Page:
Hepworth would continue to paint the interiors of her sculptures in the 1940s and 1950s to highlight the contrast between interior and exterior form. However, she would not repeat the bright vibrant colours of Sculpture with Colour (Deep Blue and Red). Instead she used mostly naturalistic colours, as in the painted white concavities of Oval Form (1943).

Wave (1943-44) by Barbara HepworthThe Hepworth Wakefield

Hepworth’s use of these naturalistic colours for the interiors of her sculptures coincides with a period in which she began to synthesise elements of the landscape around her into her work. 

She began to develop the recurring form of a hollowed out ovoid or sphere encircled by spiralling arms, which she associated with the coastal landscape of West Penwith: 

‘looking straight towards the horizon of the sea and enfolded (but with always the eye straight out to the Atlantic) by the arms of the land to the left and the right of me’

~Barbara Hepworth: Carvings and Drawings, 1952

Top Euro Greece Athens Theatre Of DionysosLIFE Photo Collection

Ten years later, Hepworth returned to this fusion of hollowed out forms and painted interiors in a very different landscape – Greece. In August 1954 Hepworth’s longstanding friend Margaret Gardiner invited her on a holiday around the Greek islands.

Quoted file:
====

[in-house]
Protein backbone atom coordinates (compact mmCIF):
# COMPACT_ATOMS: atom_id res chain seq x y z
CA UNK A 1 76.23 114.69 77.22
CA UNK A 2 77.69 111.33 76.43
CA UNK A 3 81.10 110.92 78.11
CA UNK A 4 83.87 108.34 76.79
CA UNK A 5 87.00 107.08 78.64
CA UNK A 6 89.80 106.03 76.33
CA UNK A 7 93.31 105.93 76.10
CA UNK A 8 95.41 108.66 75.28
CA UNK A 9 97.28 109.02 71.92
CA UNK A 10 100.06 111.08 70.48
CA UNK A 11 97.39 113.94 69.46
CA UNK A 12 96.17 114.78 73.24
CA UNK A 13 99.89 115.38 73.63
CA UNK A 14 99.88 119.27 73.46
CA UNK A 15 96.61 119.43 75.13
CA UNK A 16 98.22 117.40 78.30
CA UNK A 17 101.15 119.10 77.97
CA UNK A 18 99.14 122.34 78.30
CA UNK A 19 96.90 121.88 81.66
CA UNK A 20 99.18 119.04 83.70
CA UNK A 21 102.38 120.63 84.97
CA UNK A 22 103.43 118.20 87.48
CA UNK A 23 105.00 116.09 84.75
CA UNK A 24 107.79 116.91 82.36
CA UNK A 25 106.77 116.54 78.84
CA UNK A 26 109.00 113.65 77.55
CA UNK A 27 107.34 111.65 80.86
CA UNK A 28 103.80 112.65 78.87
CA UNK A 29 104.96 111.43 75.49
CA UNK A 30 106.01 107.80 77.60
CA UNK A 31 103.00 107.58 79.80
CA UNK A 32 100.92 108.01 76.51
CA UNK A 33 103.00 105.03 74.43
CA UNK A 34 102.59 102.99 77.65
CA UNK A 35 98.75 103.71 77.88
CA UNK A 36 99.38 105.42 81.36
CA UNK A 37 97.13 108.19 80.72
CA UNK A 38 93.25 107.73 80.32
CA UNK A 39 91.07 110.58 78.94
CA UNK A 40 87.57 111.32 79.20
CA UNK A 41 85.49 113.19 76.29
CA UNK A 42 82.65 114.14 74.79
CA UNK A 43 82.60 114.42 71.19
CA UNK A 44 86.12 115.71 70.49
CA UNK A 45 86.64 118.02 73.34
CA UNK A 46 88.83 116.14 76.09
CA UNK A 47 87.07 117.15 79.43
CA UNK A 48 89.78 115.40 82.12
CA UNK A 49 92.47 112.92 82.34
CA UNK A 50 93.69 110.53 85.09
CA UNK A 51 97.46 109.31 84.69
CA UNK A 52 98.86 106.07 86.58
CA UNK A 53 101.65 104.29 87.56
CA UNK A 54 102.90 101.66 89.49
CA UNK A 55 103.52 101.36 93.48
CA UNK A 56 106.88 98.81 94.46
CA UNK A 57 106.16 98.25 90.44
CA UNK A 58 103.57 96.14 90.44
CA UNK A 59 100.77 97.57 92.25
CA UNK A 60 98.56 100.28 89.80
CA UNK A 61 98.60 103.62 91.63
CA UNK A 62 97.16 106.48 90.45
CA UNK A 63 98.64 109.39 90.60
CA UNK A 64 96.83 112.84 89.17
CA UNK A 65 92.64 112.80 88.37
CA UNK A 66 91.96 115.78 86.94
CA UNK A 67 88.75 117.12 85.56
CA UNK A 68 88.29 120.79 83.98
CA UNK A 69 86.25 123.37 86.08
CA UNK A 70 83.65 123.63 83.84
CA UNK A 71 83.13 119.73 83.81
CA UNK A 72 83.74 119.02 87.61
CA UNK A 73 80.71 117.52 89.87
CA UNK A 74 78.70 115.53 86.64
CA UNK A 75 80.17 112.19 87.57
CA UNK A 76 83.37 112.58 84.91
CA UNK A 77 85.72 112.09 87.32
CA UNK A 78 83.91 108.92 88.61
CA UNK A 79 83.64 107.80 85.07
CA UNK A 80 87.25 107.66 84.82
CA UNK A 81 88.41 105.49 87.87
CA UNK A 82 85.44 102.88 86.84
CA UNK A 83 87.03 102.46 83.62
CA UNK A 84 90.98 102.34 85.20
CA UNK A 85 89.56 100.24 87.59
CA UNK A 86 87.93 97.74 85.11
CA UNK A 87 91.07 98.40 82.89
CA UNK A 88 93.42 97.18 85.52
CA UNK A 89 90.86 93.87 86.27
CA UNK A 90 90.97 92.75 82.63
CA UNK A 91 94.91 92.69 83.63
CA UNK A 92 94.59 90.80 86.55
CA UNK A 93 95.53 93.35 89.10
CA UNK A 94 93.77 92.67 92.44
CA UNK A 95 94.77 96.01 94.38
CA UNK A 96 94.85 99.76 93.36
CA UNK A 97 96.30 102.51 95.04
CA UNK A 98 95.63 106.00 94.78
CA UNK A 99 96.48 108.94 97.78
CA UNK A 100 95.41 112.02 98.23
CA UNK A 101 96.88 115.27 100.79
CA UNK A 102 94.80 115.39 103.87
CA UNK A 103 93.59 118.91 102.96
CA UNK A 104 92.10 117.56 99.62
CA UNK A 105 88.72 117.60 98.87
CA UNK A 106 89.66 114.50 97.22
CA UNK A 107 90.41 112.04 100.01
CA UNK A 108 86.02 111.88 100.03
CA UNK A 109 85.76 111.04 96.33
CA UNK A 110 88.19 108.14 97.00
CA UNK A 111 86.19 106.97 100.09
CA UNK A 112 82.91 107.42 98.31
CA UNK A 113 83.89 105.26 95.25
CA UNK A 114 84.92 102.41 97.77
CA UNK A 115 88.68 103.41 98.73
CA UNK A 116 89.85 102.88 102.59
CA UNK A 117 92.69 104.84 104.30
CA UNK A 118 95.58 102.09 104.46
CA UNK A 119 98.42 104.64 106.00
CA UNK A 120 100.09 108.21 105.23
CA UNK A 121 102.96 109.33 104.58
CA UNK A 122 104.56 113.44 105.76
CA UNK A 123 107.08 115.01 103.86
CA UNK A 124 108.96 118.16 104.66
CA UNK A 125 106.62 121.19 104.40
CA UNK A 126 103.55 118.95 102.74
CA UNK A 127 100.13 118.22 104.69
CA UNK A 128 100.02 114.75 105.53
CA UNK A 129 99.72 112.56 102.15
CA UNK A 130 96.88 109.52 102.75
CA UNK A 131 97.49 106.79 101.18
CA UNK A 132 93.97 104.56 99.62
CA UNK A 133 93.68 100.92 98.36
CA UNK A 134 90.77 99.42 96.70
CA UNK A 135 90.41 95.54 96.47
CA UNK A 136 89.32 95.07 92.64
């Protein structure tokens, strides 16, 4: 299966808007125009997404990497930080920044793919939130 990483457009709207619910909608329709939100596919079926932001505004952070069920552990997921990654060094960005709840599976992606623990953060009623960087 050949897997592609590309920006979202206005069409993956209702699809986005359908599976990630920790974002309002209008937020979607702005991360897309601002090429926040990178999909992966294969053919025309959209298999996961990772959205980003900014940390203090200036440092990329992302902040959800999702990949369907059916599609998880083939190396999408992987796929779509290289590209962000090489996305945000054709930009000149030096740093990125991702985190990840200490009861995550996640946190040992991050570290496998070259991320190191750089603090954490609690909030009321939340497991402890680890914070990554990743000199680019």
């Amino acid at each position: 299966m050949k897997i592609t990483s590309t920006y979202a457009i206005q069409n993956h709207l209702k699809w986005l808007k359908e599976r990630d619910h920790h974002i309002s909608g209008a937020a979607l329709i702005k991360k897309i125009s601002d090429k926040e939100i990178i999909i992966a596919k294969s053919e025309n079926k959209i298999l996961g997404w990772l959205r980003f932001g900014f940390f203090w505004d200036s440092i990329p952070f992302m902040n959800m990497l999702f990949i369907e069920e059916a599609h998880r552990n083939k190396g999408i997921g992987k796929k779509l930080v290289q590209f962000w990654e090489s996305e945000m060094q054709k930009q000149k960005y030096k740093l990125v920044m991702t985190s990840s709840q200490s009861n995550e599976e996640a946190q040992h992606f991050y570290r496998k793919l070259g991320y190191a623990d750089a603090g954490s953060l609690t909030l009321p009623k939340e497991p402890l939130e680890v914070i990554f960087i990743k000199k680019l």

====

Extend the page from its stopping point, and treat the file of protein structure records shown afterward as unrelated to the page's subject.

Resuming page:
‘The forms, the mountains, the valleys – the colour and silence, were such a part of my life [...] It is deeply part of my work’


~Barbara Hepworth, October 1964

Barbara Hepworth in the studio in 1956, with Curved Form (Delphi) (1956) by Charles GimpelThe Hepworth Wakefield

Hepworth’s experience of the Greece was highly sensual. On her return, she began a new series of carvings in tropical Guarea wood, many of which take their titles from specific Greek locations, such as the 1955 Curved Form (Delphi)

Wave (1943-44) by Barbara HepworthThe Hepworth Wakefield

Curved Form (Delphi) might be read as an ‘upright’ version of the earlier Wave (1943-4), employing the same visual language of an enfolding pair of arms protecting a painted white interior with strings held in tension. 

Barbara Hepworth in the garden with Curved Form (Trevalgan) (1956) (1956)The Hepworth Wakefield

A year after carving Curved Form (Delphi), Hepworth returned to the ‘curved form’ theme, this time in bronze for Curved Form (Trevalgan) (1956). Again the sculpture is associated with a specific named location, Trevalgan, a hill between St Ives and Zennor.

'Standing on the hill...where the land of Cornwall ends and the cliffs divide as they touch the sea facing west...facing the setting sun across the Atlantic, where sky and sea blend with hills and rocks, the forms seem to enfold the watcher and lift him towards the sky.
 
~Barbara Hepworth, Text on the sculpture Curved Form (Trevalgan) (1956)

Though very different landscapes, Cornwall and Greece evoked for Hepworth this same sense of an enclosed form – what she would later identify as ‘the closed form’. She would return to this same form using different materials throughout her life.

Spring (1966) by Barbara HepworthArts Council Collection

‘Certain forms, I find, re-occur during one’s lifetime and I have found some considerable pleasure in re-interpreting forms originally carved, and which in bronze, by greater attenuation, can give a new aspect to certain themes.’  

~Barbara Hepworth, ‘Artist’s note on technique’, 1962

Credits: All media
The story featured may in some cases have been created by an independent third party and may not always represent the views of the institutions, listed below, who have supplied the content.
Google apps